Sarah Agar-Brennan entered the Den seeking £80,000 for a 10 percent equity stake in her cushion company. In less than a year, she had gone from making over £500,000, to only turning over £90,000. Her business was in trouble, the Dragons warned.
Love Bomb Cushions Ltd brings emojis to life through novelty plush goods. The company hold a license for the UK based emoji company, and their range includes foot cushions, beanies and key chains.
In the 12 months before entering the Den, Sarah was able to turn over an excess of £500,000 with a gross profit of 46 percent and a net profit of 18 percent she believed it was “an excellent return on investment”.
As the head of the management team, Sarah boasted over 20 years’ experience in business with many awards over the years and felt she was the best person to get the company to a good place.
After the pitch, Jenny Campbell congratulated Sarah on being a successful entrepreneur however she struggled to understand why she needed a Dragon when she was already turning over £500,000.
“Because you’re better than me, you’ve got proven track records and I’m inspired by you all,” she responded.
In disbelief Deborah Meaden said: “Sarah, NEVER stand in front of anyone ever again and say you’re better than me. Never say those words.
“More experience, more contacts, but never better.”
When Touker Suleyman asked about the turn over for the second year of business, Sarah explained that there had been a “change” to the business.
Love Bomb Cushions had acquired a new distributer, but the team quickly realised that they could not help them achieve international success and sell their products to millions. Instead they took the decision to take on distribution themselves.
Peter Jones said: “This sounds like an excuse rather than just giving the number. What is the trading revenue for the last nine months?”
Sarah told the Dragons’ it was £90,000 “at the moment”.
Shocked at the drop in sales, Touker said: “If you do not get a Dragon to invest today, you are in trouble.”
Deborah Meaden told Sarah that she did not automatically think that her business had collapsed, however the big risk is that she had lost her big distributer and there is not a lot of time to fill in that gap.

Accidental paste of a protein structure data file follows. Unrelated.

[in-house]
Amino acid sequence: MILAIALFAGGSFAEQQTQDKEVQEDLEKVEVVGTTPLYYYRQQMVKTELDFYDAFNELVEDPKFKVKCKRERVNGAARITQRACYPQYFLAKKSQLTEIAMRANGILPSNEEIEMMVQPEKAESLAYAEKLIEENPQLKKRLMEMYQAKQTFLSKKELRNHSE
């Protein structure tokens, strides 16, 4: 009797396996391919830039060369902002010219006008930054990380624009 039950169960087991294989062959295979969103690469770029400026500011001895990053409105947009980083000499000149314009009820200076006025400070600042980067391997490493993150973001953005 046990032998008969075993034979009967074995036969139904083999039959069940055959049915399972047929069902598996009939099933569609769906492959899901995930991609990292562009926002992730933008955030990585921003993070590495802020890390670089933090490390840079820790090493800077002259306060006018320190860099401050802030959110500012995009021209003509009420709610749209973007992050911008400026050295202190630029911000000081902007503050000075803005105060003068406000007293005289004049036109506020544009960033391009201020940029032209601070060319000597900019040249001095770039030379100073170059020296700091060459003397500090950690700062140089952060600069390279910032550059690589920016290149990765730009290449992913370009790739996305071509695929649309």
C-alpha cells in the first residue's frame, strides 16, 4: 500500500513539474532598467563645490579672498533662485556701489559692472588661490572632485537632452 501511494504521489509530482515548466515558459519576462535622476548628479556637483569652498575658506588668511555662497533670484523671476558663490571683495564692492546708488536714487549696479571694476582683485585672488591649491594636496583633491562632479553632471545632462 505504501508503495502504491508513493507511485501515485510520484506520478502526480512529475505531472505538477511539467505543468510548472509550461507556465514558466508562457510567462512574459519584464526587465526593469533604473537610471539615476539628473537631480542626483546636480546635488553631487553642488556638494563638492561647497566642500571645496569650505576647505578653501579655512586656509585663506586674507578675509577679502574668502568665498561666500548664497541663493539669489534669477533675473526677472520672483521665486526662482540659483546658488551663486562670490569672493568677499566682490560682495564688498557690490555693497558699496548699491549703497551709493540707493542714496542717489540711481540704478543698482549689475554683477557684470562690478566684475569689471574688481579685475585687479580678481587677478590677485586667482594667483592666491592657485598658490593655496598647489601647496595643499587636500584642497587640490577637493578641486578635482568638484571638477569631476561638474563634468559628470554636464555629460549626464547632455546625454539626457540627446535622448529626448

Sarah explained that she had meetings with Welcome Break and Road Chef scheduled and during their first year, they made big orders of £120,000 so she felt she could get the sales back.
She said: “It’s hugely difficult to stand here because I do not have the figures. I’m standing here saying I know I can get them.”
An unconvinced Deborah cannot invest in the business.
After being asking about her background in business, Sarah explained she had previously been involved with Star Wars collectable items. At the peak, she had six shops and two online websites however she had to give this all up due to personal reasons.
Her son died unexpectedly so she did not feel like “carrying on”. She sold the business, not caring about what she was given from it.
She said: “I have a skateboarding business, I set it up in my darkest days because I wanted to put something back in my life. It felt like a hollow pit back then, so I did skateboarding, I coached kids which nursed me back to health.”
Tej Lalvani said the quality of the products was good and Sarah was very investable however he was concerned in the drop in revenue. He was not sure if he “should take a chance” on her.
He offered her half of the money for 17 percent of the company.
Jenny explained that the business had “many red flags” but when she took over her business it was losing £7million and she said it was many years of “hard graft” to turn it around.
She wanted to give Sarah the same chance, so she offered her half of the money for 17 percent also.
Peter said Jenny was a strong woman, but he thought she had “messed up” with the business.
He offered her all of the money for 40 percent of the company.
But Jenny accepted Tej and Jenny’s offer.